Mike Tolkin was the only domestic coach interviewed for the Eagle job, filled last week by New Zealander John Mitchell.
All of the seven finalists, save for the outgoing Tolkin, work abroad, according to people familar with the matter.
The lopsided cohort reflects the past decade’s shrinking horizons for American coaches. Overseas experience alone cannot be equated with superior skill in training and leadership. Otherwise, there would be scant examples of the progression from high school to college and on to the pros routinely seen in US sports.
Although Tolkin went 0-4 at the 2015 World Cup, his 4-year record does not indicate the cohort of 2011 finalists was wholly inadequate. Upon Eddie O’Sullivan’s 2009 hiring, the contemporary proposition was that the Irishman had previously worked in the USA and would create a cadre of potential successors. And so it was in 2011 all three finalists were Americans; all were recent representative coaches, two having been Rugby Super League championship winners; and two had assisted the outgoing O’Sullivan.
But in the broader trajectory following Kevin Roberts’ becoming chairman and Nigel Melville chief executive, Tolkin’s hiring looks an aberration and the 2015 cohort a self-fulfilling outcome.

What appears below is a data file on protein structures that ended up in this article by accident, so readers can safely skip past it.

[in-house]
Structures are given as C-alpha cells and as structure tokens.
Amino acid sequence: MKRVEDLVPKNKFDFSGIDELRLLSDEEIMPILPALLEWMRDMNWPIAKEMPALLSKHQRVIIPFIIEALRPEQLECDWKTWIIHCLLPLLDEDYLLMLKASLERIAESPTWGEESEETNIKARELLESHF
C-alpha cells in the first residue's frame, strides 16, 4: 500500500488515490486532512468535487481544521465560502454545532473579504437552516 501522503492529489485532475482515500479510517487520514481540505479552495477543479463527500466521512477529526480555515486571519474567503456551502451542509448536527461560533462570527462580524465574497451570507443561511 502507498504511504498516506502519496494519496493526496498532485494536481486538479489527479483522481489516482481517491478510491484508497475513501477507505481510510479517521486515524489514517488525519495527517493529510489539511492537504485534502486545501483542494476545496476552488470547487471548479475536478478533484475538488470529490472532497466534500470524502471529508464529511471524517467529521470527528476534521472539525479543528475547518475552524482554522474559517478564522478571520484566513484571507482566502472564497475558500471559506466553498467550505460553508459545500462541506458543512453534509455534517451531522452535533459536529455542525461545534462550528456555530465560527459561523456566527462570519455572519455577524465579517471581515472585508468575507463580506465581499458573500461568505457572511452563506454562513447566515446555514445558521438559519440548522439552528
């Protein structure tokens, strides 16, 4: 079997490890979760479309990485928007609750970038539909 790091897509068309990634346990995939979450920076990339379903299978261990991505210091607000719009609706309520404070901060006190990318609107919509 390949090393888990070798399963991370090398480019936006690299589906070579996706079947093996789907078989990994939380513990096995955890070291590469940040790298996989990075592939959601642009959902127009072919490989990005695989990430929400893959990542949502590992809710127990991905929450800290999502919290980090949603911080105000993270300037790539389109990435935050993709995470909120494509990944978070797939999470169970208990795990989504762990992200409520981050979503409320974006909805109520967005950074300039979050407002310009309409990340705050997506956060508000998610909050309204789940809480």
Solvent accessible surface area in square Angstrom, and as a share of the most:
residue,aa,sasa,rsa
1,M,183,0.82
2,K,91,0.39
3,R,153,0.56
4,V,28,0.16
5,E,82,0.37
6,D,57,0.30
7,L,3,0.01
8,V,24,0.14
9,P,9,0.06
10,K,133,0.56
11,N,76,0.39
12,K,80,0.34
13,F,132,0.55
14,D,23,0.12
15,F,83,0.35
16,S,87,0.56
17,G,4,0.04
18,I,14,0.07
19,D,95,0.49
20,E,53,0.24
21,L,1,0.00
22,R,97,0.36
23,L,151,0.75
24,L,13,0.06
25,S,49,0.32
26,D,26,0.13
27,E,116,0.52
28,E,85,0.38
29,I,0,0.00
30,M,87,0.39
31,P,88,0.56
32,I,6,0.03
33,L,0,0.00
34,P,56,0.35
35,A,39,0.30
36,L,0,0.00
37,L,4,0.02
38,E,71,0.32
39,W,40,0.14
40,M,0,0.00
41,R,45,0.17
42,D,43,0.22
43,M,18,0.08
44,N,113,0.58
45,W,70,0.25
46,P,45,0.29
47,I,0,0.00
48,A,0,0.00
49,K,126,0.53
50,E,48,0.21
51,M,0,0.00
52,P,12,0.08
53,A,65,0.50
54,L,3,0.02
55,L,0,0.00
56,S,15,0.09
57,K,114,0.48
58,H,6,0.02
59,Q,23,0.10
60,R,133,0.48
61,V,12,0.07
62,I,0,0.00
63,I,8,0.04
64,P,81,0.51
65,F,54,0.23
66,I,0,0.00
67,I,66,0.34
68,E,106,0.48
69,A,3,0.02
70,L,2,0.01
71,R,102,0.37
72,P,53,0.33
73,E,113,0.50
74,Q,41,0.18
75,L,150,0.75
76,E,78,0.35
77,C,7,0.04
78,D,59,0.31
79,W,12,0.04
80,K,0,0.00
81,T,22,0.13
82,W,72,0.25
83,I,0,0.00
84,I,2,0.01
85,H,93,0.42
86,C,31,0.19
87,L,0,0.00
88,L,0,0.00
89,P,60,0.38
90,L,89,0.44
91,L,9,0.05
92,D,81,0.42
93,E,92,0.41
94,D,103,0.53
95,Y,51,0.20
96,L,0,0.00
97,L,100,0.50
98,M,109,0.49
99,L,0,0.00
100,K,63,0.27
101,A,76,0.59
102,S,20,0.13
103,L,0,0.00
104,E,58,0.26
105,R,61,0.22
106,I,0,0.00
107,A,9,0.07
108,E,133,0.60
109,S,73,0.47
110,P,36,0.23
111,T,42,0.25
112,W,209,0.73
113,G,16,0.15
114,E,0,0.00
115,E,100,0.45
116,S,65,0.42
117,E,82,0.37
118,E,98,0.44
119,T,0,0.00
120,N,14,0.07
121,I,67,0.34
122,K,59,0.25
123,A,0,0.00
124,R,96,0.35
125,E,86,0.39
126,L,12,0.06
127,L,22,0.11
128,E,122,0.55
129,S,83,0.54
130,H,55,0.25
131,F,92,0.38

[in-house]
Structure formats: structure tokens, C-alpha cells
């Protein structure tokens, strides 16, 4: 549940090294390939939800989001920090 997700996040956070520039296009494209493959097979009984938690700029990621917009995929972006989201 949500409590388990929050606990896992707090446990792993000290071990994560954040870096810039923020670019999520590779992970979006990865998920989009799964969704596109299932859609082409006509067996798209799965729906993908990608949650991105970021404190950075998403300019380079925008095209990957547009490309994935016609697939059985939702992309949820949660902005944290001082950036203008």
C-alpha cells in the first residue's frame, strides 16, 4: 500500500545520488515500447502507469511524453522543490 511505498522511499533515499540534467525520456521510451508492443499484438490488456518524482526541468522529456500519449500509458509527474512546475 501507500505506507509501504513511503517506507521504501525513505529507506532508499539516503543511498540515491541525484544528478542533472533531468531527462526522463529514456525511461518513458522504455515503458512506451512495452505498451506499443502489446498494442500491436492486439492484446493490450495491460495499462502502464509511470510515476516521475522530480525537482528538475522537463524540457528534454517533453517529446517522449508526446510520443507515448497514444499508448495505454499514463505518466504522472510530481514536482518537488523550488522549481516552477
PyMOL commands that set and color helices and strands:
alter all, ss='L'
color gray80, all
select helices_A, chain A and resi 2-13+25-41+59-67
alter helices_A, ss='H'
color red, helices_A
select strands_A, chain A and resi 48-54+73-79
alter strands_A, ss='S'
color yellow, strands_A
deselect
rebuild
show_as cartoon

Four of five national team coaches have come from overseas. Since 2010, USARFU has abandonned representative play and collapsed the RSL — both without any nationwide successor — and has yet to introduce elite-level programming to its coach development scheme. Also, the national team coach has assumed responsibility for the ‘A’ team.
For aspiring domestic coaches, there are many fewer opportunities than ever before. For foreign coaches, a salary of $200,000-plus is too good an opportunity not to apply, particularly if you’re not holding a plum job.
Mitchell, the winner, has a wealth of experience. Best known for guiding New Zealand to third place at the 2003 World Cup, he has also lead Sale in England’s Premiership, New Zealand’s Waikato and Chiefs, Australia’s Western Force, and South Africa’s Golden Lions. As an assistant, he was worked with England and also Melville at Wasps.
Last fall, Mitchell declared his interest in coaching England, and lost out on the top job at South Africa’s Stormers, owing to his reputation for an autocratic temperament. Although his short-term results have been good, some players have resented his management. The question hanging over his career is whether he can sustain progress.
Mitchell’s first assembly, the revived and expanded Americas Rugby Championship, begins in eight weeks. With so little time to prepare, it will largely reflect Tolkin’s work.
Mitchell’s assistants are yet to be named.